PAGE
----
The Electra King was a line of electric city cars made in Long Beach, CA from 1963-1980 something. There's one in my neighborhood I've always admired, and I finally got the chance to drive it. It's not a "good" car, by any standard, and the score reflects that. But I sure as hell like it. A lot.

I have this recurring argument with my wife over this concept: you can like something that you don't think is actually any good. She never quite believes this is a thing, stuck in the archaic belief that you actually have to feel something has real worth to like it. I maintain that you can like something irrationally, even while being entirely aware that it's not technically "good." Like Otter Pops or Roger Moore Bond movies or fried corn dogs. The Electra King is a great example of this.

(Full Disclosure: I wanted to drive this absurd little golf cart so badly I left notes on it until the owner, Curt Anderson, finally agreed to let me talk to him and drive his car. It's in my neighborhood, so this wasn't too big a deal for me, in case anyone was worried. I'm sure the B& Z Electric Car company would have flown me out somewhere and put me up in a hotel or whatever, but they went out of business in the late-Carter administration.)


(About The Jalopnik Classic Review: We've launched this because we know you love old cars and they absolutely deserve reviewing. Even better if we get to drive them. We do give the car a number, as with our regular reviews, but we've changed a few of the categories around to make it a fairer comparison. Not that you should compare them. We're just enjoying ourselves and we like this format. Our goal is that you have as much fun reading these reviews as we have making them. If that's possible. — Ed.)

So let's be honest here, right off the bat: The Electra King is basically like driving an enclosed golf cart. But not exactly. See, this plastic, lightning-powered box was intended to be, and sold as a commuter's city car. Curt, the nice gentleman who owns this one, has used it for that very purpose for years, ferrying himself from his Silver Lake home to his job at NBC. Luckily, his commute cut through LA's Griffith Park, so the little King's ~20-30 mph top speed was never a big issue, and the commute fit well within the car's current 20 or so mile range. Recharging was simple as well— an regular extension cord flopped out a window and about 4-6 hours does the trick to top off the six 6-volt marine batteries located under the seat.


The Electra King was out of service recently, due to a bad motor speed controller. But the car was eventually fixed by— get this— the woman who played Beverly Crusher on Star Trek: The Next Generation. She wanted to drive the car on stage for a play about Jon Benet Ramsey. Okay, she probably paid an actual electric car specialist to fix it, I assume. Though who knows, the woman was a freaking space doctor.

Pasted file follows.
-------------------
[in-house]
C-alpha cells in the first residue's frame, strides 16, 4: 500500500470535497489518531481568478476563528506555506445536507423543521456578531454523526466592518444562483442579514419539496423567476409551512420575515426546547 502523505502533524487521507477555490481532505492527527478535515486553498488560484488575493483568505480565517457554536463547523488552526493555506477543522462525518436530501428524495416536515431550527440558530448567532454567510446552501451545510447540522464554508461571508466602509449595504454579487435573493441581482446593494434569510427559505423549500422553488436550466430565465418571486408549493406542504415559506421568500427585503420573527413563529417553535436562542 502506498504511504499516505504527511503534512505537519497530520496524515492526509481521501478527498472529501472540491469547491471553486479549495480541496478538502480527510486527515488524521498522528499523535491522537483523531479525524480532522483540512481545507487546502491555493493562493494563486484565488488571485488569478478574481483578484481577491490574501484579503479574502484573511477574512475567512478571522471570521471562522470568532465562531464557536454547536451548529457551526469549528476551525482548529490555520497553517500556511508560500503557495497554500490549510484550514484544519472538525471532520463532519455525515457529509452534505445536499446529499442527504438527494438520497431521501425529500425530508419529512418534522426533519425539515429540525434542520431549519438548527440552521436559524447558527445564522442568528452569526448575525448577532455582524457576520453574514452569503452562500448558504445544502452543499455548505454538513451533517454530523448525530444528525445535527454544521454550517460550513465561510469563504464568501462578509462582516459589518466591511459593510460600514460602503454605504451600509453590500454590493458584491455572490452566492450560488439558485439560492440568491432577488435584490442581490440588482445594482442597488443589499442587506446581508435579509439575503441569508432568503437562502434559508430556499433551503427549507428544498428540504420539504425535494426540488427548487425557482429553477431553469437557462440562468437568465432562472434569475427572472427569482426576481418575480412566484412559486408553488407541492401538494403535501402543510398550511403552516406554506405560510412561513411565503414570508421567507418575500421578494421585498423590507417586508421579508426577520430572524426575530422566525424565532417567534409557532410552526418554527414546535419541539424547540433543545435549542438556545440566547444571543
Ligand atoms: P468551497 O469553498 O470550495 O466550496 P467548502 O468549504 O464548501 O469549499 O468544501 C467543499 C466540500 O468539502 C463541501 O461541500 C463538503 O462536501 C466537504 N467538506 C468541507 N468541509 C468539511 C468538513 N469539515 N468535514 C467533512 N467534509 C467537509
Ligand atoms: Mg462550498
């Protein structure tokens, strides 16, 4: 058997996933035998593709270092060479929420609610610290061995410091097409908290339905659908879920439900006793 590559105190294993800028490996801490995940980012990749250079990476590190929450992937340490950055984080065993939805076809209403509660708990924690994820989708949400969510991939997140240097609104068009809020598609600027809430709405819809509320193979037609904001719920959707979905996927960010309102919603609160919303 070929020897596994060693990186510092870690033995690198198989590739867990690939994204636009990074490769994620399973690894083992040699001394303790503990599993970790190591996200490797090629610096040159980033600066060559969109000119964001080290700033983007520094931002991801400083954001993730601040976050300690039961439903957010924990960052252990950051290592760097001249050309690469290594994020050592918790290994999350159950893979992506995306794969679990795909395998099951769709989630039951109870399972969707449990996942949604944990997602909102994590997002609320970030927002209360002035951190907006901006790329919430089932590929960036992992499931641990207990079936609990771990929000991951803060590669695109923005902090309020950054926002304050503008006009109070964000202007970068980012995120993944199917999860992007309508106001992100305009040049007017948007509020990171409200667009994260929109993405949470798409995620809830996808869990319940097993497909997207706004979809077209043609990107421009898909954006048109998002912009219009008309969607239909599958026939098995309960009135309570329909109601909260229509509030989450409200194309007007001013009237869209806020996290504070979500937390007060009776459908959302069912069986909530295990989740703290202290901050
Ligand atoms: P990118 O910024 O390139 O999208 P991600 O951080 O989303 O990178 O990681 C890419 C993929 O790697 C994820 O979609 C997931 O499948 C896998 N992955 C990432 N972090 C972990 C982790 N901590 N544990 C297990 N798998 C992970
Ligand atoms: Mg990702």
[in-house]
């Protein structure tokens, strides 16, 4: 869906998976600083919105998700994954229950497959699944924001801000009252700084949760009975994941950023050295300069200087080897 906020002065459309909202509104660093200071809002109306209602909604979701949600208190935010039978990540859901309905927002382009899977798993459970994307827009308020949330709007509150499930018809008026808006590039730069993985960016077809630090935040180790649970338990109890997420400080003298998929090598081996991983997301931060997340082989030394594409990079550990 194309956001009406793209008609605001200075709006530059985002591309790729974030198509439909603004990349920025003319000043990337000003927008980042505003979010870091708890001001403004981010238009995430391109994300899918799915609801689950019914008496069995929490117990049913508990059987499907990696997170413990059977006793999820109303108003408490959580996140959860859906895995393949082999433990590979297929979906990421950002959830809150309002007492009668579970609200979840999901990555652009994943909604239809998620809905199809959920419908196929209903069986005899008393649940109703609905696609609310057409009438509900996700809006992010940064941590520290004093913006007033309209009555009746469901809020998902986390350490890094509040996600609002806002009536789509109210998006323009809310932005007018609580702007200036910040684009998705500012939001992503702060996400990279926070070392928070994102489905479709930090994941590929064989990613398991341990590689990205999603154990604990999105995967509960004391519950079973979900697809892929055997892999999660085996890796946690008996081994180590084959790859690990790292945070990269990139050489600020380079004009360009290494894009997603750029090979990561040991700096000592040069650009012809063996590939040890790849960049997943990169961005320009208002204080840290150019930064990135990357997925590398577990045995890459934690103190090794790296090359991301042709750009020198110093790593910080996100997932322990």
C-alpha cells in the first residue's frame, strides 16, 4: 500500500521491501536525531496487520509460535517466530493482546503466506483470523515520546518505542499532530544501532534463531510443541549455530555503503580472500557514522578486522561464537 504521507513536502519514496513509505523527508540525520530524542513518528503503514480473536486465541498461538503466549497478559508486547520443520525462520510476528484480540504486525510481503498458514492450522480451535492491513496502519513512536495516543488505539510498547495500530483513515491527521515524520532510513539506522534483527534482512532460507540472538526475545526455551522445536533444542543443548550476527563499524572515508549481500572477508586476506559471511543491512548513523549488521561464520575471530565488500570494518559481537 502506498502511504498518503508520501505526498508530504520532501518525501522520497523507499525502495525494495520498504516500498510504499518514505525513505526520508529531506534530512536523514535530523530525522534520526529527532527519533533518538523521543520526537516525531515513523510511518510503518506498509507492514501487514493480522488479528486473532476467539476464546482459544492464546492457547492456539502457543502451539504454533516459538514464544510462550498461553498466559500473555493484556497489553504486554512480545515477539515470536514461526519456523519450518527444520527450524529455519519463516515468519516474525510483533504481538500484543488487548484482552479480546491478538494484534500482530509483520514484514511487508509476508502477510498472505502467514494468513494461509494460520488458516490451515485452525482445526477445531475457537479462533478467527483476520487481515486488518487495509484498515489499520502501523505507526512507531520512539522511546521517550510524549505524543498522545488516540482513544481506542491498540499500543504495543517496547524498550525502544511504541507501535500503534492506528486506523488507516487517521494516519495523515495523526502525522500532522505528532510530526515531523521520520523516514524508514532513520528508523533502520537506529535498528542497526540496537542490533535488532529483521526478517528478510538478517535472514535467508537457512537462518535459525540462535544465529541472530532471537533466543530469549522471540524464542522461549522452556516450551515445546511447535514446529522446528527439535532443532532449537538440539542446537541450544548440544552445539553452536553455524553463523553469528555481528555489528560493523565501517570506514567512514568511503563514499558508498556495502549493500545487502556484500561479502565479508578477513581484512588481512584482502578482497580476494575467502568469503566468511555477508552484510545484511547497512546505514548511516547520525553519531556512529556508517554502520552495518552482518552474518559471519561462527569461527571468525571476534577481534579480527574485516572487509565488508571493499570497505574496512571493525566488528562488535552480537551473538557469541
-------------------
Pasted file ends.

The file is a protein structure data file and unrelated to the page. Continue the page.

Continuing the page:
I'm going to give the Electra King high marks here because even if, on paper, this thing is technically pretty crude looking, I have yet to meet anyone who sees it who doesn't smile, just a little. If you're the sort of person who doesn't smile when you see the Electra King hum by, you're probably also the sort of person who, when handed a toy phone by a toddler, says "Uh, this isn't a real phone, ok? YOU LOOK LIKE AN IDIOT." In short, you're dead inside.

It also looks remarkably like Mr.Incredible's car in The Incredibles. It's tallish and stumpy, square-cornered, with a hint at a vaguely Corvair-inspired character line and lip around the front. The two-tone color scheme (blue and white) serves the car quite well here, and helps distract from details like the clearly trailer-surplus lighting equipment, and the bumpers that look a bit like the guard rails from industrial kitchen equipment.

Even with all the crude edges and perpetually wonky 3-wheel stance, I love the way the Electra King looks. As Curt says, "Everyone sees it and smiles and waves. Imagine if every one of your work days started and ended with your own personal parade." What other car can you say that about?


Two of those three points are coming from simple charm, and the last point I'm giving because this is the only car I've ever driven where the transmission gear selector is a simple, old-school toggle switch. The interior's pretty basic. There's a bench seat, nicely upholstered in a matching blue-and-white color scheme, and a wide, flat blue dash with controls that look like they were sourced from someone's grandfather's HAM radio repair toolbox.

There's no speedometer (because unless you drive exclusively in funeral processions, you're not speeding, ever), a great old voltmeter, and a battery tester. There's also a big cooking-timer-like knob to remind you when to quit charging, and switches for ignition, lights, wiper, etc. Oh, and Curt installed a modern radio, which is like mounting an iPad on a plow.

It's pretty cramped with two people in there, but legroom and headroom isn't as bad as you'd think. There's some under-dash storage as well, above the nose wheel, which is useful. The rear trunk is surprisingly large, and you could actually store a reasonable sized bag in there. Just avoid the little motor controller in the corner, which looks sort of like equipment you might use to reanimate a cadaver.